Skip to main content

Is a coach's respect expected or earned?

BASKET-EURL-EA7 MILAN-MACCABI ELECTRA TEL AVIV

On Thursday, ESPN's Marc Stein posted a piece that has the NBA world buzzing, on LeBron James's complete lack of respect for Cleveland Cavaliers head coach David Blatt.

I saw it from close range in my role as sideline reporter through the Finals for ESPN Radio. James essentially called timeouts and made substitutions. He openly barked at Blatt after decisions he didn't like. He huddled frequently with Lue, often looking at anyone other than Blatt.

There was James, in one instance I witnessed from right behind the bench, shaking his head vociferously in protest after one play Blatt drew up in the third quarter of Game 5, amounting to the loudest nonverbal scolding you could imagine -- which forced Blatt, in front of his whole team, to wipe the board clean and draw up something else.

LeBron is simply too good to behave this way, Stein writes. How could a J.R. Smith or a Matthew Dellavedova possibly respect Blatt if the club's best player won't?

Stein then turns the tables on Blatt, in a passage which I think is the crux of the piece:

Blatt, for the record, is by no means faultless here. It's up to the coach, in the Big Boy NBA, to earn buy-in from the players. For all the legitimate arguments that the job he wound up with is not the one he signed up for, given that James came home to Ohio after Dan Gilbert handpicked the 55-year-old Boston native over Alvin Gentry, Blatt has to absorb a slice of the responsibility if that hasn't happened. It's on him to convince his players he's up to the task.

So, which is it? Is it on LeBron to bestow Blatt respect, or is it on Blatt to earn it? Who's the chicken and who's the egg here?

Sports - and especially football - often mimic the military, for better or worse, in many ways, but especially when describing who barks orders to whom. The highest praise an in-command quarterback is to be called a field general. Heck, even I fall guilty from time to time, referring to assistant coaches as lieutenants. In the military model, the head coach demands respect simply because he's the head coach. His decisions are unquestioned because the chain of command runs strictly top-to-bottom, not side-to-side.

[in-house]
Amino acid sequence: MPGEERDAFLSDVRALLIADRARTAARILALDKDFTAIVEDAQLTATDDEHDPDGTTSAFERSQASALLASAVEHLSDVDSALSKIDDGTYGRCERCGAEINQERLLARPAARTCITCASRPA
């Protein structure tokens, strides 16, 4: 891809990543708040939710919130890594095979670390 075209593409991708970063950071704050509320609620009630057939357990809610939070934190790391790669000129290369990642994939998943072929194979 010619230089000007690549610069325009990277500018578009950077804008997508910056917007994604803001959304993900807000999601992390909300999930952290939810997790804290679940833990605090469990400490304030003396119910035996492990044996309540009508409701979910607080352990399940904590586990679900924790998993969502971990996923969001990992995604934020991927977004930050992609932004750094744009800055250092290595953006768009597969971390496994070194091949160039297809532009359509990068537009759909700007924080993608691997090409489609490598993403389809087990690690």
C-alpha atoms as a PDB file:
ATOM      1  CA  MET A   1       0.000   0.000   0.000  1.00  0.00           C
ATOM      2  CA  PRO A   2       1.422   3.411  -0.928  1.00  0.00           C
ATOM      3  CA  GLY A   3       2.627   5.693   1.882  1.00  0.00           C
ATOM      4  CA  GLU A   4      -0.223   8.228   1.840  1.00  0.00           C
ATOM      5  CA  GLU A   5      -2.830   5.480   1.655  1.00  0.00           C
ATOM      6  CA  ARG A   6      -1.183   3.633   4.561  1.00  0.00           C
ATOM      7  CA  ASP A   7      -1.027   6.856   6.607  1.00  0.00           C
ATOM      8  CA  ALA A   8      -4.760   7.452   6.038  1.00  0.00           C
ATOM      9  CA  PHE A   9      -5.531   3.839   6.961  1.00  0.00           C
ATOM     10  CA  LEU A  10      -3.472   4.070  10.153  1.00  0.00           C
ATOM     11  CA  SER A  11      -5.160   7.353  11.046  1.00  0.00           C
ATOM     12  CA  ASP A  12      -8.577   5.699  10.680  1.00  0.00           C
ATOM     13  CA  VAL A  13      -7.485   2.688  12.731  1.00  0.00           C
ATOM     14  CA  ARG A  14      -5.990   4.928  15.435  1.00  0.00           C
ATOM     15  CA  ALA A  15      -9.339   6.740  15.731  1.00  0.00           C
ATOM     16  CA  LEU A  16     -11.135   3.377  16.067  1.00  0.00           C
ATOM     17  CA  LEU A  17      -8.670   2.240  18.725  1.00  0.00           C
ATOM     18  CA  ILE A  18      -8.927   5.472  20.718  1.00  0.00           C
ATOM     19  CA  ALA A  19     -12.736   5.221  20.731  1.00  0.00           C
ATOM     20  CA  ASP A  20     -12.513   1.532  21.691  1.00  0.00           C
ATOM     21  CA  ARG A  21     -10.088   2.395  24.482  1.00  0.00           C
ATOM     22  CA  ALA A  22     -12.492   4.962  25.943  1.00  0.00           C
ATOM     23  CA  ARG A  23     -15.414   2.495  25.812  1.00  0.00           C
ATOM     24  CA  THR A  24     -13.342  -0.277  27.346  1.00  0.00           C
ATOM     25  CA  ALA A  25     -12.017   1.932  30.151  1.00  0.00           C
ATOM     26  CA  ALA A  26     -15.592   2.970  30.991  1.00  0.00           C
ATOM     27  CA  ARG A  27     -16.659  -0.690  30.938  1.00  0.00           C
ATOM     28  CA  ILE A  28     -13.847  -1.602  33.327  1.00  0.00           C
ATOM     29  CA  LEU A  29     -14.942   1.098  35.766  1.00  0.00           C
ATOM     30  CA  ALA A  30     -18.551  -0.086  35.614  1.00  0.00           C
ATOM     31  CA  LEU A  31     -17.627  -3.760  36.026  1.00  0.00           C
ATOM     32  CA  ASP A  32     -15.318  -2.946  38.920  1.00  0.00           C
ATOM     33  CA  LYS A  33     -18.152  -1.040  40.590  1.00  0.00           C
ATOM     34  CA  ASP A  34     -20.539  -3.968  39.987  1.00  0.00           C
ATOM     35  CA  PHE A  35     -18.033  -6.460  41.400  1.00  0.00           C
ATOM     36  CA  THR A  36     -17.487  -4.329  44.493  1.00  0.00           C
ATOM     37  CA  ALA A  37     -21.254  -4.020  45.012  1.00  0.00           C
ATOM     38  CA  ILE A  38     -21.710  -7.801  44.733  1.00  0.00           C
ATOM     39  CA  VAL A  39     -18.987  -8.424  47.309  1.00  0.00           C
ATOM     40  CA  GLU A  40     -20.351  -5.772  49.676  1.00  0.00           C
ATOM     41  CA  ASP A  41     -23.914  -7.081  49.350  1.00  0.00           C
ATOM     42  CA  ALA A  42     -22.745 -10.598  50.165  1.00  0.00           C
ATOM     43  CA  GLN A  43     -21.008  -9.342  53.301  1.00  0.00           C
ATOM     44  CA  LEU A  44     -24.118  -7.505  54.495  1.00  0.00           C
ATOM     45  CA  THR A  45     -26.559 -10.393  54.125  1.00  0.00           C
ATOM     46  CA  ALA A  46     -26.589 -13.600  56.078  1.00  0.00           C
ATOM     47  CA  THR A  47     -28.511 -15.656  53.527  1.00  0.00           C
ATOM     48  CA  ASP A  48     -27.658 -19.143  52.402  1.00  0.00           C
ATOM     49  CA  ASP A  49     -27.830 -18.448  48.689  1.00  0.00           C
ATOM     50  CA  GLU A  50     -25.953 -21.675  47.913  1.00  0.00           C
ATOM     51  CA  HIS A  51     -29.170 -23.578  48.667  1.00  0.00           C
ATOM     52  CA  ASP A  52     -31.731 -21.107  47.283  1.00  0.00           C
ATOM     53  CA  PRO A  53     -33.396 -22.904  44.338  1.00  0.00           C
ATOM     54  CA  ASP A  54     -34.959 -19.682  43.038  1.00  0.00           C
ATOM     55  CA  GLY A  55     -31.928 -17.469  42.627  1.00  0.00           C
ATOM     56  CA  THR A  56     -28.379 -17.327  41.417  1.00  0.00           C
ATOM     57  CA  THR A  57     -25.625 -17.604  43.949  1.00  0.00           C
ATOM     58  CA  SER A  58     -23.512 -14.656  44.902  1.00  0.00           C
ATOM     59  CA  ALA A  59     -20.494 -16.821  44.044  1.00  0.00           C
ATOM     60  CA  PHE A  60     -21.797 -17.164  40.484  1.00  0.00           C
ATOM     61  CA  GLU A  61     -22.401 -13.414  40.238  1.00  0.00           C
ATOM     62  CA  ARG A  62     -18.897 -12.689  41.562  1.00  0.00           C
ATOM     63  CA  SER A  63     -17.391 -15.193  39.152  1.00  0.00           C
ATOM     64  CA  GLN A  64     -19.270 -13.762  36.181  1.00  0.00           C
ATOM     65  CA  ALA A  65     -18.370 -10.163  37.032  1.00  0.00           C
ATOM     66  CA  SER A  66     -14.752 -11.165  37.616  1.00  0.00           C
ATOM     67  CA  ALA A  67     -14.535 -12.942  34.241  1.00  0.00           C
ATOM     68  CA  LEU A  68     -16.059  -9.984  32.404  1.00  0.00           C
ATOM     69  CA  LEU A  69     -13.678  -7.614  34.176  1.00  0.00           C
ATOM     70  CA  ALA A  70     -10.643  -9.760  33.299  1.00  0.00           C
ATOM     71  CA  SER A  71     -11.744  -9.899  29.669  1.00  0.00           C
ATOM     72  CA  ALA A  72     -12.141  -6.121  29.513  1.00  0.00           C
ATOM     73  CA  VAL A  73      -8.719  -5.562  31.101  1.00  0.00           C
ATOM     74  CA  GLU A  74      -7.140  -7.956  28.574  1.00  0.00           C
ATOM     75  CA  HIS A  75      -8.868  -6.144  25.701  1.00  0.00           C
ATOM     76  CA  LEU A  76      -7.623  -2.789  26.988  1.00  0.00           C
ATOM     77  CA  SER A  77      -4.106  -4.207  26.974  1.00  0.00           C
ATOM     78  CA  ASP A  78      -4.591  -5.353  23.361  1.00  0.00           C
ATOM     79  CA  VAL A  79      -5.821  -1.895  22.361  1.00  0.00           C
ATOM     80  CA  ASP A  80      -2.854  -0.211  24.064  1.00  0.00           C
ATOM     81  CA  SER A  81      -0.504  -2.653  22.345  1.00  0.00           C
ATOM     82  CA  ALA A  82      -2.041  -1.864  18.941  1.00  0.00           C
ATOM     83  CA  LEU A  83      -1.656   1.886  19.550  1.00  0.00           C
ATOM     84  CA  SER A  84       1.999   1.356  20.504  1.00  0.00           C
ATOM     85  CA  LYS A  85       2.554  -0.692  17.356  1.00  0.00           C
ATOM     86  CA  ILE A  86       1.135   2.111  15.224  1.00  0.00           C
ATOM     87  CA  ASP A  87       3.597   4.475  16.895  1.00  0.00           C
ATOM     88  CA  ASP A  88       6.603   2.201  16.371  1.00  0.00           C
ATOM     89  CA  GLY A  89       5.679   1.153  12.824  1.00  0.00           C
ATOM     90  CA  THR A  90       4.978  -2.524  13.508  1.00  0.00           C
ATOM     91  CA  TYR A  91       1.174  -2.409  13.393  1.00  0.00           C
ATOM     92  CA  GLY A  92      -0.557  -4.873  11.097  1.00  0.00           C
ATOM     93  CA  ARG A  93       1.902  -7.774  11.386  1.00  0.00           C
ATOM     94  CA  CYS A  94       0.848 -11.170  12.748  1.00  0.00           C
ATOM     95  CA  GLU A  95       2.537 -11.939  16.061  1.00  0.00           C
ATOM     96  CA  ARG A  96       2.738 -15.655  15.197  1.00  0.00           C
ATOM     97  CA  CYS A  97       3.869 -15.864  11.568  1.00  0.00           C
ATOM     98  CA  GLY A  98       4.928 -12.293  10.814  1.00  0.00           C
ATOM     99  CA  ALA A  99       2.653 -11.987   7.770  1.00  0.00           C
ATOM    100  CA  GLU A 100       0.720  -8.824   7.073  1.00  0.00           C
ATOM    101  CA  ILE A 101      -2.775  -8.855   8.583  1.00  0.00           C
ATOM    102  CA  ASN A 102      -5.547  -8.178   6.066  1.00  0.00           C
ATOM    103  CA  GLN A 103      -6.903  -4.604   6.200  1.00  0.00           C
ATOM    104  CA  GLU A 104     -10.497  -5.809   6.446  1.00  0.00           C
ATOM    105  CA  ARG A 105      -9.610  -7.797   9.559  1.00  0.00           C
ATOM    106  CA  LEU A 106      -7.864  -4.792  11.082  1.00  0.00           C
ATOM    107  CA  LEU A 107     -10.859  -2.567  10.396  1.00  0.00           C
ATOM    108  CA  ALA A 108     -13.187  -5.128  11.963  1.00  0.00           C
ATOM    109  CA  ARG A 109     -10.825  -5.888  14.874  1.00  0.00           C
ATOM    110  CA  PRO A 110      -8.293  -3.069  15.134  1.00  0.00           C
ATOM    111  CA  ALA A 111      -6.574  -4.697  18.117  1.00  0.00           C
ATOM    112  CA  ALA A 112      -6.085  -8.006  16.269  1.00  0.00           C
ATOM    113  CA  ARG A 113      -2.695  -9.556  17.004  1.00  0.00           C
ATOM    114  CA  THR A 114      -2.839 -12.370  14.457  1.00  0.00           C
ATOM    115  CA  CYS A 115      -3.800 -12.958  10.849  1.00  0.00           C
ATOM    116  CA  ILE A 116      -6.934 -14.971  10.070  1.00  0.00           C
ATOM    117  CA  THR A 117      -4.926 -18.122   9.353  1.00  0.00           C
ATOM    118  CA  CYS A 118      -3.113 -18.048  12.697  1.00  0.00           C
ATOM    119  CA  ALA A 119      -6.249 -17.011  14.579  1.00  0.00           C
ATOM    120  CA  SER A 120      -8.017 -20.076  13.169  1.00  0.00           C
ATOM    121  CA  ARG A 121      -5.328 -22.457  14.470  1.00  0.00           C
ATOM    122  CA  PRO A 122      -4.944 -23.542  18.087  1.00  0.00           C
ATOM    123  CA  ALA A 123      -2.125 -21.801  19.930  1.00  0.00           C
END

But I think we can all agree head coach-as-dictator is not the proper method for handling a staff and locker room. Not in 2015, at least. See Blatt's Finals opponent Steve Kerr evidence of that.

And yet, can you imagine walking into a locker room without any deference to the office of head coach? That's essentially what Blatt did this season. He accepted the Cleveland job before James spurned Miami and returned home, and it showed. Particularly in the Eastern Conference Semifinals when James nixed Blatt's play-call in the closing moments of Game 4.

Stein cites Tim Duncan as an example of a player that would never show that level of insubordination to his head coach, which is true. But it's equally true that Gregg Popovich inspired a level of trust in his players that Blatt has yet to do. At least not in his best player's eyes.

So, which is it? If respect for a head coach is expected, then are players expected to bestow respect for a bad coach simply because of the office he holds? And if it's earned, can a team properly with players and coaches beginning as equals?

Coaching millionaire basketball players is an entirely different animal that teenage football players, but athletes of any age see through a coach they don't believe in. Most, if not all, will engender a certain level of initial respect upon the office of the head coach, but it's on the coach to prove himself worthy of that respect.